Cookies

This Website use Cookies OK

Read more Opinion News

The Amazon’s fires, this and next time

2019-08-23

This Aug. 15, 2019 satellite image from Maxar Technologies shows closeup view of a fire southwest of Porto Velho Brazil. Brazil's National Institute for Space Research, a federal agency monitoring deforestation and wildfires, said the country has seen a record number of wildfires this year as of Tuesday, Aug. 20. (AP)

Not so long ago, it was thought that Amazonian forests and other tropical rainforest regions were completely immune to fires thanks to the high moisture content of the undergrowth beneath the protection of the canopy tree cover. The severe droughts of 1997-98, 2005, 2010, and currently a large number of wildfires across northern Brazil have forever changed this perception.

These “mega-droughts” in the Amazon were most likely driven by interacting large-scale climatic events, with the warming of the Atlantic increasingly outweighing the drying effects of El Niño Southern Oscillation events in the Pacific.

These droughts are clearly becoming far more frequent and more severe and are generating the conditions conducive for either man-made or natural wildfires that affect vast areas of previously unburnt Amazonian rainforests, which represent half of the world’s remaining tropical forests and are home to 25 million people in Brazil alone. It is a wake-up call of worse things to come as the climate changes to exacerbate extreme rainfall conditions, and test the flammability threshold of some of the highest biomass terrestrial biomes on Earth.

This has been manifested yet again this month, leading to thousands of conflagrations across all states of the Brazilian Amazon including some 60% of Brazil’s territory in Acre, Amapá, Amazonas, Pará, Rondônia, Roraima, Tocantins, Mato Grosso and portions of Maranhão. Many are now witnessing the worst fires in living memory, following long periods of consecutive days without rain. Major fires have also caused severe losses, burning dozens of houses, shops, churches and schools to the ground. In the last 48 hours or so, 1,373 discrete fires have been recorded, about half of all fires detected over the same period throughout Brazil.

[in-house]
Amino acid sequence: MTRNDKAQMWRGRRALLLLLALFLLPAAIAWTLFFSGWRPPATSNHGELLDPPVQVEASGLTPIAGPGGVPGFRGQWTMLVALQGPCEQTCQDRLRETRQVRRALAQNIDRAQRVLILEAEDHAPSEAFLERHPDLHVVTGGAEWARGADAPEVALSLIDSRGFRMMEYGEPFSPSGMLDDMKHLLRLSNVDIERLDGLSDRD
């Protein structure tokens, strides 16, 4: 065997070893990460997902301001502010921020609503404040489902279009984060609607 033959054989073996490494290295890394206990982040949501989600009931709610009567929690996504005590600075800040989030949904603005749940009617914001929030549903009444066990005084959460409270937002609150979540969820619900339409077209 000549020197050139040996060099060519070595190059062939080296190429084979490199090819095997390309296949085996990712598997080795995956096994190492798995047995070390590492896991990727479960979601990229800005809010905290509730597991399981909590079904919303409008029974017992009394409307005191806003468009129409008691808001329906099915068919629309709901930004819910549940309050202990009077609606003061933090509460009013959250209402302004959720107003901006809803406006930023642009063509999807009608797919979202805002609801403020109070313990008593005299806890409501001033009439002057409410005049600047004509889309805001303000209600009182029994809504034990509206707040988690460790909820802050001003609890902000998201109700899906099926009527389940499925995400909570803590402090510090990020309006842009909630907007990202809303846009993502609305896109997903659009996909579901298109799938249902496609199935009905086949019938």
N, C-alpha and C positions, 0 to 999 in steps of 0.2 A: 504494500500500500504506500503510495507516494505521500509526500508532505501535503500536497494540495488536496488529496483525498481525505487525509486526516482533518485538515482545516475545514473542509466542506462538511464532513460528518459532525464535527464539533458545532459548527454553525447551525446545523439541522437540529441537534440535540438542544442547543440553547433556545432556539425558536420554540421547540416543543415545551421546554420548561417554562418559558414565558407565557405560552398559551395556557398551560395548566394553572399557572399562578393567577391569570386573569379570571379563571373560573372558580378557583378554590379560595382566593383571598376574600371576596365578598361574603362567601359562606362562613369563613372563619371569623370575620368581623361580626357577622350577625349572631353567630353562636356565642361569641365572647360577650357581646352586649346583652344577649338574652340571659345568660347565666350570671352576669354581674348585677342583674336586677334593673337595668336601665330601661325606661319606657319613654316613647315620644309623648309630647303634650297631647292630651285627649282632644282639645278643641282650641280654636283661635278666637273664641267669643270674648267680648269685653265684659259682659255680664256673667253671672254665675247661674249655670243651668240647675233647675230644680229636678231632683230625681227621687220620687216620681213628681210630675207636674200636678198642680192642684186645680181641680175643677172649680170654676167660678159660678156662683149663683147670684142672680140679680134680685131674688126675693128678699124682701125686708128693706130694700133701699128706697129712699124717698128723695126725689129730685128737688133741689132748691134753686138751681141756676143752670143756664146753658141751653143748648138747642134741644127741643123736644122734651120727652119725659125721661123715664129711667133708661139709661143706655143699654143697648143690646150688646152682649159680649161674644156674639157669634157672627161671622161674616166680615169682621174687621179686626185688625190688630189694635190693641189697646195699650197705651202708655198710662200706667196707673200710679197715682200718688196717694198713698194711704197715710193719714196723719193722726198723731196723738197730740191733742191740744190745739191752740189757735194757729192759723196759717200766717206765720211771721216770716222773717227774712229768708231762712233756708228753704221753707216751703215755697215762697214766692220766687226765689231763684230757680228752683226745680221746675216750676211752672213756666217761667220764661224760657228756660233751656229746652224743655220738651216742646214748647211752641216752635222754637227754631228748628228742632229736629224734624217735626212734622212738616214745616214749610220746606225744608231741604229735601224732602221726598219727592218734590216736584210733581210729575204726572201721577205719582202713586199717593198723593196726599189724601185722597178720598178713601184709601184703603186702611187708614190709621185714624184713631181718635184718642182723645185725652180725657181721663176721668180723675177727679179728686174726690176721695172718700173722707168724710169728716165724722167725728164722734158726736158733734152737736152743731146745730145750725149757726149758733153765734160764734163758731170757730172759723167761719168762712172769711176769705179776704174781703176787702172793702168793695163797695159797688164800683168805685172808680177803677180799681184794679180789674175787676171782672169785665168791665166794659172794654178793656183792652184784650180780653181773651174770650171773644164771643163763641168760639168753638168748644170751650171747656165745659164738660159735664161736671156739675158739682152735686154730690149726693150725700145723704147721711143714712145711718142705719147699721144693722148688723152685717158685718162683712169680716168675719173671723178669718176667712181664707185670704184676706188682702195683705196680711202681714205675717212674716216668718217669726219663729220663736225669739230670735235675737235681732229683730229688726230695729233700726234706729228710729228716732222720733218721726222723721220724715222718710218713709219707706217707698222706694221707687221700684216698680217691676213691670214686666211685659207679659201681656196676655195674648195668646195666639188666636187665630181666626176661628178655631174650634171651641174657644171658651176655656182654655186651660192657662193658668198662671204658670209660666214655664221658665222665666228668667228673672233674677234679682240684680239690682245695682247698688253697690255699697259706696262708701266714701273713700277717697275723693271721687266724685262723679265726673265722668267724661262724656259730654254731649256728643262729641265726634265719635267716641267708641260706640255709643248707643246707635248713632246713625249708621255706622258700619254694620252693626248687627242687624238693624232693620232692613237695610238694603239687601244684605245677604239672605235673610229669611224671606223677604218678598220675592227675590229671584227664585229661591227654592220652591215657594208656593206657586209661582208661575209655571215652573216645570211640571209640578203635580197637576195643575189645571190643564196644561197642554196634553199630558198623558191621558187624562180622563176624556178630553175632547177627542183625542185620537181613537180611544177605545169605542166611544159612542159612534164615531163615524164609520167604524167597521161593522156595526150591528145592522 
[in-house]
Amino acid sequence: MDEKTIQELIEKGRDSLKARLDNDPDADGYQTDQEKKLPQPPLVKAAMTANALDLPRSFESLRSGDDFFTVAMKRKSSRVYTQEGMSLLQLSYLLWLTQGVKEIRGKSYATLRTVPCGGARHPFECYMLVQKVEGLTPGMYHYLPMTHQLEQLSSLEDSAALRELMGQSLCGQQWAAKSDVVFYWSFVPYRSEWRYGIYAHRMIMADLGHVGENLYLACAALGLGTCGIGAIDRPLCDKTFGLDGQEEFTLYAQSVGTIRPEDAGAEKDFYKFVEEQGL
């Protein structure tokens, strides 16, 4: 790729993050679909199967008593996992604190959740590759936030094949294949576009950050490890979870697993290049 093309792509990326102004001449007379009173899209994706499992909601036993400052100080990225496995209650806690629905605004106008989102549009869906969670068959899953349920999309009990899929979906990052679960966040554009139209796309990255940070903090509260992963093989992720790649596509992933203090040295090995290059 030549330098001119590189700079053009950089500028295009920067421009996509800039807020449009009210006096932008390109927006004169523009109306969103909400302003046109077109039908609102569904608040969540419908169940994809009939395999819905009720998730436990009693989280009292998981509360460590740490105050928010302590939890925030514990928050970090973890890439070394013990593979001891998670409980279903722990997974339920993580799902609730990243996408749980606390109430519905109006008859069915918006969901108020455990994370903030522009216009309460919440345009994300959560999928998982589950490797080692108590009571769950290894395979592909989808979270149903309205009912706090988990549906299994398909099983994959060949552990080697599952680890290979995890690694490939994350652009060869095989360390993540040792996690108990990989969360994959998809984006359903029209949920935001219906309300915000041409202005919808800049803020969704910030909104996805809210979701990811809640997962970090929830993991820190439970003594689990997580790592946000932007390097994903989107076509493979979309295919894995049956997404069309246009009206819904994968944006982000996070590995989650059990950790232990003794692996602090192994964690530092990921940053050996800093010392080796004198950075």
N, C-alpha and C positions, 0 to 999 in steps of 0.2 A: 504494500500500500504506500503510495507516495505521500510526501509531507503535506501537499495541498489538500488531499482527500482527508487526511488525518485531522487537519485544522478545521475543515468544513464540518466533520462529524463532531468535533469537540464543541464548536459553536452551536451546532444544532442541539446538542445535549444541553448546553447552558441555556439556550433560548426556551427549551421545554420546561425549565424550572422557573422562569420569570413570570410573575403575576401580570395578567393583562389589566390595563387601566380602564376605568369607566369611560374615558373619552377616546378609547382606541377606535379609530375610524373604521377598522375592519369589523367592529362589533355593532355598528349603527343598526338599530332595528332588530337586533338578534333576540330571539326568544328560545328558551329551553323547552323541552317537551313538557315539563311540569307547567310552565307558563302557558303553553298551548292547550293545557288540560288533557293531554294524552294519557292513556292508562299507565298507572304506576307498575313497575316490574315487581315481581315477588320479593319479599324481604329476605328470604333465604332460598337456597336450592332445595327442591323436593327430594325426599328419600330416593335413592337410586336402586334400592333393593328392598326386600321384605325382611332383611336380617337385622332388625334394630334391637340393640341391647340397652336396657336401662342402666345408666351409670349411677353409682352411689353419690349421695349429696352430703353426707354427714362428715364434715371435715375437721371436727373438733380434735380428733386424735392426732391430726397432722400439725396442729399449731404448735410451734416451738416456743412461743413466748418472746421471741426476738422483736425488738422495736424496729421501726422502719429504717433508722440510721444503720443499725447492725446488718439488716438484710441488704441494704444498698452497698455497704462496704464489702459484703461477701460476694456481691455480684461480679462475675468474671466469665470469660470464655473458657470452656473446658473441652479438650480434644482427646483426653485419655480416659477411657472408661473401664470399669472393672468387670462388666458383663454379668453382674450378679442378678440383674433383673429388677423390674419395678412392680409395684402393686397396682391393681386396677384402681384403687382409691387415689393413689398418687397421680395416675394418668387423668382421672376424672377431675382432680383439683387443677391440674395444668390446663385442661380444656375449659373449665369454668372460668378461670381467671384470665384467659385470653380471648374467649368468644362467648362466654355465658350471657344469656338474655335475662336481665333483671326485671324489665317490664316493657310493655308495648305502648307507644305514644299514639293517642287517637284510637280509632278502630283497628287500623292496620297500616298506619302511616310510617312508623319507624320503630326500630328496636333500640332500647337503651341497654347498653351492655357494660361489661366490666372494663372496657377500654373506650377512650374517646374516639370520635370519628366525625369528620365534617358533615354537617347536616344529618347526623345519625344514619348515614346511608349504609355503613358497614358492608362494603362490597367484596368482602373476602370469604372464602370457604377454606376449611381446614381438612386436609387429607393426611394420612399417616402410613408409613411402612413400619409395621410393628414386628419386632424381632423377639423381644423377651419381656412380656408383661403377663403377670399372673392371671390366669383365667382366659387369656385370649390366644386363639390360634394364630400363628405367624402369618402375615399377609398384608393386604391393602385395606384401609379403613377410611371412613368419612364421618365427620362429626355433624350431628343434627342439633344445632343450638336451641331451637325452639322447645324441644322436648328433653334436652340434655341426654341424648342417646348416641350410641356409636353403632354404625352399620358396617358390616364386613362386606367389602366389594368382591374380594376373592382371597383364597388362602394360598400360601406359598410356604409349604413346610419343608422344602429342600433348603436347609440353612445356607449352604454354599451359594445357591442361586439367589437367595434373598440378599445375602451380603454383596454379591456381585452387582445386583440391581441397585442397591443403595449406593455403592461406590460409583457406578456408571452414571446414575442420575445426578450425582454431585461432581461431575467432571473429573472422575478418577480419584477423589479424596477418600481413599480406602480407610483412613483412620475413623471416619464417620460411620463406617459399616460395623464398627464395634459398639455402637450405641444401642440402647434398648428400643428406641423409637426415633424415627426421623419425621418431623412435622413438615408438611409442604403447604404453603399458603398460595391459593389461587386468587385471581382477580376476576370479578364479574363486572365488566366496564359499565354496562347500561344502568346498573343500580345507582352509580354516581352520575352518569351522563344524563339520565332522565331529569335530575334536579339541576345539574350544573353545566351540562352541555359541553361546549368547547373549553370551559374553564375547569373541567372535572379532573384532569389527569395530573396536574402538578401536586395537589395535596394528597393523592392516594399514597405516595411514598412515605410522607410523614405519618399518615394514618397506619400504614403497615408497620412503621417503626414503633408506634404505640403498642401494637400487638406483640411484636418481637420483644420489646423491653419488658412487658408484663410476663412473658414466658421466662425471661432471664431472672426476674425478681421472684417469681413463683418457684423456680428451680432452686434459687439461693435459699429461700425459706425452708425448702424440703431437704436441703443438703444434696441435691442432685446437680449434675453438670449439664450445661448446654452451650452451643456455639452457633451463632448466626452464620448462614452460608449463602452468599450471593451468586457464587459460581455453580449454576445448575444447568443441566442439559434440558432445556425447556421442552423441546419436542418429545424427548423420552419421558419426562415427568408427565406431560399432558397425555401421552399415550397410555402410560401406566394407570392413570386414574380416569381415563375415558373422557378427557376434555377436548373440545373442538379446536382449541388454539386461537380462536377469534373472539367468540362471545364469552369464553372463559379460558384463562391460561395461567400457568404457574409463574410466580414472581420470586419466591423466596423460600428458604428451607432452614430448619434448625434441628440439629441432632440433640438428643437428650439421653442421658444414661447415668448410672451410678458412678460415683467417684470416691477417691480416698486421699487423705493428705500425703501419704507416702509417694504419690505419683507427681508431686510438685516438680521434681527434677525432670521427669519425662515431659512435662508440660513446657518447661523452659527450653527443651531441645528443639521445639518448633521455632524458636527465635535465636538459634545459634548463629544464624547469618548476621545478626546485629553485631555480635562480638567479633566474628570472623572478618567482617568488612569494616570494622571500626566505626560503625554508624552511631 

The big difference between these and previous burning seasons is that this one is largely motivated by a presidential administration in Brazil that is severely hostile to virtually any forest conservation issue, clearly the worst anti-environment political climate in my lifetime.

The newly elected Bolsonaro administration in Brazil has rapidly dismantled Brazil’s institutional capacity to confront any threat against wild nature, while unleashing a widespread sentiment of impunity to thousands of landowners as haphazard agricultural frontiers continue to expand.

Curiously, it has been shown that the current widespread fires are taking place despite the fact that current levels of atmospheric moisture are far less severe than during previous droughts. Widespread international alarm against the current environmental mismanagement of the Brazilian federal executive is entirely warranted. Yet Bolsonaro and his cabinet continue to “shoot the messenger” of bad news and even blame environmental NGOs for setting fire to the forest, without a shred of evidence.

Few people consider the hydrological ecosystem services of tropical forest cover in buffering extreme climatic conditions, and fighting dangerous run-away climate change. In terms of their very hydrological viability, tropical rainforests sit on a tight-rope. Depending on local soil conditions, extreme droughts can rapidly breach their fire immunity threshold, setting in motion a process in which unprecedented local fires lead to much larger and more intensive fires. Very little in the evolutionary history of these great forest ecosystems has prepared them for the massive levels of tree mortality to which they will likely succumb.

As we have shown in our research work, these fires lead to wholesale irreversible changes in the structure and composition of forest ecosystems, impoverishing both their biodiversity capital and capacity to generate critical forest ecosystem services, such as carbon retention and water cycling. They also severely degrade the livelihoods of local people who depend on these forests for a number of extractive assets.

Confirming my worst fears, this year’s burning season across the Brazilian Amazon is yet another vivid reminder. The threats to the Amazon have never been louder and clearer, and Brazil should honor its national to global responsibility to ensure the effective protection of the world’s largest tropical forest. The predicament of the Amazon and other major tropical forest regions has never been so uncertain. The last thing we needed in these difficult times was a stupefying short-sighted presidential administration that is hostile to all things related to a sustainable environment.

Peres, a Brazilian citizen, is a professor of conservation ecology in the School of Environmental Science at the University of East Anglia. He has worked on forest fires in the Amazon for 30 years.